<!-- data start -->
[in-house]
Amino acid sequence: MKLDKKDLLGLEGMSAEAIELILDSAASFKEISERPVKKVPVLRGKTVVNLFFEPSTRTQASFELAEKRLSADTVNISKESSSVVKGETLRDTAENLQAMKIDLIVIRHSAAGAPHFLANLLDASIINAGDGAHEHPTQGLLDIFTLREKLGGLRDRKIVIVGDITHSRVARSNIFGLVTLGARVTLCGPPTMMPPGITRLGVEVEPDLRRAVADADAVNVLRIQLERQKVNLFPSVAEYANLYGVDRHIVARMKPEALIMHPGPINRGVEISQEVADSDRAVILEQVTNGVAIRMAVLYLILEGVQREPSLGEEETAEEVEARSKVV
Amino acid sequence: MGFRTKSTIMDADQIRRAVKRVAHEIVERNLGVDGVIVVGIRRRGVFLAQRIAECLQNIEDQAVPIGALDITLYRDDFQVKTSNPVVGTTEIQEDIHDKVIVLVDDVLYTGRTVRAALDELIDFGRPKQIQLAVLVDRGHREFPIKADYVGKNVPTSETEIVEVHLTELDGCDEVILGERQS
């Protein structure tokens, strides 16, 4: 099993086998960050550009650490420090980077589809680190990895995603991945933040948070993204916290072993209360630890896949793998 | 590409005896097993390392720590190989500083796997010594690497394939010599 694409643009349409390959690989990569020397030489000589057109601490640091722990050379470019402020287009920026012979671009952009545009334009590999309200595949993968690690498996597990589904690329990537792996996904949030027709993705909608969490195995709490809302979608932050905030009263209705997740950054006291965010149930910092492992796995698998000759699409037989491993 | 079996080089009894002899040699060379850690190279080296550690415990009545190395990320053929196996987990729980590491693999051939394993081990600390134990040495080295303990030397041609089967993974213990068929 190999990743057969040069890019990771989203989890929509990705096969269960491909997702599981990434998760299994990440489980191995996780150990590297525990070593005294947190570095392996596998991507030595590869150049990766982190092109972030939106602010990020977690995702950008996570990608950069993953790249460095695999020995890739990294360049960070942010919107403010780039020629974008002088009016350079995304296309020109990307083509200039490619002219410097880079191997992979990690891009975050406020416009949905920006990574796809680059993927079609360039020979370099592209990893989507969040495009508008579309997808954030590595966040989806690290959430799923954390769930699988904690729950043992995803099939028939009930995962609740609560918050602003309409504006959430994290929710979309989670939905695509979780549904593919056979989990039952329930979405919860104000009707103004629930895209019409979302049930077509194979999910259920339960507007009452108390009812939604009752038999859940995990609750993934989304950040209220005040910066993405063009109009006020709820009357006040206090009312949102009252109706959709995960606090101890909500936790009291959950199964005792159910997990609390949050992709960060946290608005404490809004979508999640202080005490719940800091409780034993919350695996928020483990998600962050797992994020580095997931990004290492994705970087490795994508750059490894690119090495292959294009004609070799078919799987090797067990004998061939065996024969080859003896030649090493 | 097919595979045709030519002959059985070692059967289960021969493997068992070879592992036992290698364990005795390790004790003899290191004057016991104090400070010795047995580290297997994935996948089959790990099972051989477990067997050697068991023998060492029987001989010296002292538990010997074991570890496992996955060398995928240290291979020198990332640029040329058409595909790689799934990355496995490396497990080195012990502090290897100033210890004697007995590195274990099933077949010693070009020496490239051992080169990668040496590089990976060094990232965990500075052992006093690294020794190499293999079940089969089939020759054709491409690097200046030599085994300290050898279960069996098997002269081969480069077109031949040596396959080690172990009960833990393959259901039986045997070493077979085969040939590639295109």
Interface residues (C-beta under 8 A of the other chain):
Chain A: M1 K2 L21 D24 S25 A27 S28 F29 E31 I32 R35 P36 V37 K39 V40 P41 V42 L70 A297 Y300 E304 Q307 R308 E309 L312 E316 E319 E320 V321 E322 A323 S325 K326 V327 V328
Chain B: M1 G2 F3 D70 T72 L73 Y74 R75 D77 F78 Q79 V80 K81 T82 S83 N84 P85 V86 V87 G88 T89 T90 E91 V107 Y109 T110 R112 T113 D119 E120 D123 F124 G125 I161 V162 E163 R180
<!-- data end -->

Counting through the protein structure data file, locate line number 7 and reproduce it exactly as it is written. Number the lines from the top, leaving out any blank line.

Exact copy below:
Chain B: M1 G2 F3 D70 T72 L73 Y74 R75 D77 F78 Q79 V80 K81 T82 S83 N84 P85 V86 V87 G88 T89 T90 E91 V107 Y109 T110 R112 T113 D119 E120 D123 F124 G125 I161 V162 E163 R180